Wednesday, March 6, 2019

Book Review: 'Alpha and Omega' by Robert W Gallant

Alpha and Omega by Robert W Gallant

‘Am I ever going to get out of your Twilight Zone?’

Michigan author Robert W Gallant enjoyed a career as a researcher and high level manager in the technology business, writing articles in scientific journals. He wrote three books on technology that became reference standards in industry and universities and one book on how to be a good manager and leader, before devoting his life to writing suspenseful thrillers that offer unique information about a particular geographic area, culture, and/or technology. His awards include the Martin Luther King Day Award for his contributions to the advancement of minorities and women in business, and helping the Governor of Texas establish a task force of environmental leaders, business leaders, and state agencies to advance environmental excellence and economic growth in the State of Texas.

Gallant’s books to date include five episodes in the adventures of his main characters Travis Weld and Chesney Barrett. In this fifth book ALPHA AND OMEGA Gallant combines mystery, suspense and international intrigue in a manner to which we’ve grown to enjoy being immersed. He opens this novel with a moment with Chesney that brings her fully to life – again: ‘Chesney Barrett Splashed to the surface, gasped in a fresh breath of air, rotated onto her back, and kicked toward the shore; holding the plastic bags of water and mud in her hands. Her face smiled at the uniqueness of these Smoky Mountain streams. Totally different from the murky warm bayous in her Louisiana swamps. These are cold, even in summer, and vary from rock-strewn frothing streams difficult to paddle up; to ribbons of perfect sun-sparkling lightly foaming deeper sections.’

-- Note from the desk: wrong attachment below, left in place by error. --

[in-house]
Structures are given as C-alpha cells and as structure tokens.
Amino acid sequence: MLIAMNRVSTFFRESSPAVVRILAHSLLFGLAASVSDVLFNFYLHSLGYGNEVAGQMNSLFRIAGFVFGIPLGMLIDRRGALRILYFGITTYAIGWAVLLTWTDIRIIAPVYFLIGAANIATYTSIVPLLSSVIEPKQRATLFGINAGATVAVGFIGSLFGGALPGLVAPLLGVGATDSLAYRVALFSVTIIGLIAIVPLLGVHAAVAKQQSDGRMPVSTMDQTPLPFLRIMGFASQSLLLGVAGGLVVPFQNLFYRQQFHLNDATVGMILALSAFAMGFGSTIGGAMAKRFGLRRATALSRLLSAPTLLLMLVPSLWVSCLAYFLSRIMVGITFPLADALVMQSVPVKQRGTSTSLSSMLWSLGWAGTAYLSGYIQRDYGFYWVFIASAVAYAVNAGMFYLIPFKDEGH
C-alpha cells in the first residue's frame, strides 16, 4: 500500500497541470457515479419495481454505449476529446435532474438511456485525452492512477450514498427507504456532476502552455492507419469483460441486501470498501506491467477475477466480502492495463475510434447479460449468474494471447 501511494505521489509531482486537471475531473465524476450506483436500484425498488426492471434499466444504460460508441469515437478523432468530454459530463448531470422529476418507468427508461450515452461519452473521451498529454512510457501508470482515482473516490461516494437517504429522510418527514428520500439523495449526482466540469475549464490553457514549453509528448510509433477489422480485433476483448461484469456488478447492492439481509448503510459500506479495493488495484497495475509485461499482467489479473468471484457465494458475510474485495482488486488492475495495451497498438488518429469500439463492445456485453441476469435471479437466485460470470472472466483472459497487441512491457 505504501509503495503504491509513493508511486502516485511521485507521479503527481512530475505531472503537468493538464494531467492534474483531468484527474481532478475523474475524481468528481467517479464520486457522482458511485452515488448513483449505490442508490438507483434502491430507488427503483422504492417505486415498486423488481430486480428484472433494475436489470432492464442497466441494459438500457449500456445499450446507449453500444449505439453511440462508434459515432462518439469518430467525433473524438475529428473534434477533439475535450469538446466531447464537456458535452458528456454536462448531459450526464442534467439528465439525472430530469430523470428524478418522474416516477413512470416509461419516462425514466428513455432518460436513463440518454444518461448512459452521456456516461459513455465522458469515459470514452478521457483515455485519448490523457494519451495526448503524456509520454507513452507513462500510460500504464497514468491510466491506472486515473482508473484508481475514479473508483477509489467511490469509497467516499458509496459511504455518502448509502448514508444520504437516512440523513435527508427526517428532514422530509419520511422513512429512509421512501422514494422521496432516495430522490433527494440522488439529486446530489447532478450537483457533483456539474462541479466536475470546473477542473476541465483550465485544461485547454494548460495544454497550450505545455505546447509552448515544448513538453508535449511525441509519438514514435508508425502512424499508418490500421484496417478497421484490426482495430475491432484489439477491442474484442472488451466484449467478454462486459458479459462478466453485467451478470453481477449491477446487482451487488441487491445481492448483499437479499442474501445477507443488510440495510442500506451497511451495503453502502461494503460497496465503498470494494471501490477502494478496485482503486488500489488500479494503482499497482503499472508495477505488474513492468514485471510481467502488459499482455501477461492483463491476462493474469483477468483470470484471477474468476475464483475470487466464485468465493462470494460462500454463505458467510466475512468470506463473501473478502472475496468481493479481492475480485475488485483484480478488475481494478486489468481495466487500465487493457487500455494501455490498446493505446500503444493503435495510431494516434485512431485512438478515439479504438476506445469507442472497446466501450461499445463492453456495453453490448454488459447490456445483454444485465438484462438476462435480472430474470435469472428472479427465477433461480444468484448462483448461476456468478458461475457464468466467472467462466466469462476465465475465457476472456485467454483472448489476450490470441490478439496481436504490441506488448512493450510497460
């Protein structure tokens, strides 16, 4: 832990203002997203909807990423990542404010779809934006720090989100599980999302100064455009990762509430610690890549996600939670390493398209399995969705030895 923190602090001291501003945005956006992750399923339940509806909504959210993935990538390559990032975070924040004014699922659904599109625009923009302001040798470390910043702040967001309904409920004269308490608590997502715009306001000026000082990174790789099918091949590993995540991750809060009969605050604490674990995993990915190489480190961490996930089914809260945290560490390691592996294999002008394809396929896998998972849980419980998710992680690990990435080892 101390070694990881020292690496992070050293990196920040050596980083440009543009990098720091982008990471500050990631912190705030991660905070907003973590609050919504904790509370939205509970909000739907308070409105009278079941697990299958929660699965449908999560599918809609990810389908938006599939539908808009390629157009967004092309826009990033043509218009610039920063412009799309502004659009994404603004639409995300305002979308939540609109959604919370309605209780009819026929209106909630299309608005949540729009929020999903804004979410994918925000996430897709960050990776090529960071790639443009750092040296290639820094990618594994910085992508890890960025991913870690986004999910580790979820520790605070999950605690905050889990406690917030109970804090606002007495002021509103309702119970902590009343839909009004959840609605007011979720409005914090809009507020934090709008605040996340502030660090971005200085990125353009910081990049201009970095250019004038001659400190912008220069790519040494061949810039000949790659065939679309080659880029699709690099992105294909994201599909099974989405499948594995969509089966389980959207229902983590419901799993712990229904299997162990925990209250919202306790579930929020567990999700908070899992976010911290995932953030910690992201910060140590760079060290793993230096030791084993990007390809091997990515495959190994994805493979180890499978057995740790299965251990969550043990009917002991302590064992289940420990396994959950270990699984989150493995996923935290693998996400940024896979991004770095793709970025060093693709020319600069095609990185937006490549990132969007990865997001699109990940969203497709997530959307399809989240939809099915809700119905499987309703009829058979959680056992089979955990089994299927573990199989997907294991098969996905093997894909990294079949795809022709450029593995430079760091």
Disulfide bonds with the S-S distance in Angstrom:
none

From the we meet the couple as they delve into adventure – ‘Beautiful environmental graduate student Chesney Barrett previously helped clandestine government agent Travis Weld locate and destroy a drug operation in the Louisiana swamps. Her ability to decipher clues that lead to complex criminal plots, and maneuver her way through dangerous confrontations led Weld to use her again to help track down the owner of a Russian suitcase-sized nuclear bomb and again to locate the scientist offering to sell a deadly new virus. Chesney is now utilizing her swimming expertise to help the forestry service gather environmental samples from the rivers in the Smoky Mountain National Park. When she finds a dead man obviously killed by a large animal, she hustles downstream to retrieve her boat so she can take the body into the Forestry Service Center. But when she returns, the body is gone. The tracks indicate animals that are not normally in these forests have taken the body and someone is with the animals. None of this makes sense. Who is the dead man? Who is the person who somehow controls the animals? What are they doing in this forest? Trying to answer these questions plunges Chesney into a deadly confrontation that rapidly escalates into a battle for who will control a unique new weapon. This time, it is Chesney who will ask Travis Weld for help.’

As always the story grows more suspenseful with every page. This is a very strong book. 

Editor's note: This review has been published with the permission of Grady Harp. Like what you read? Subscribe to the SFRB's free daily email notice so you can be up-to-date on our latest articles. Scroll up this page to the sign-up field on your right.

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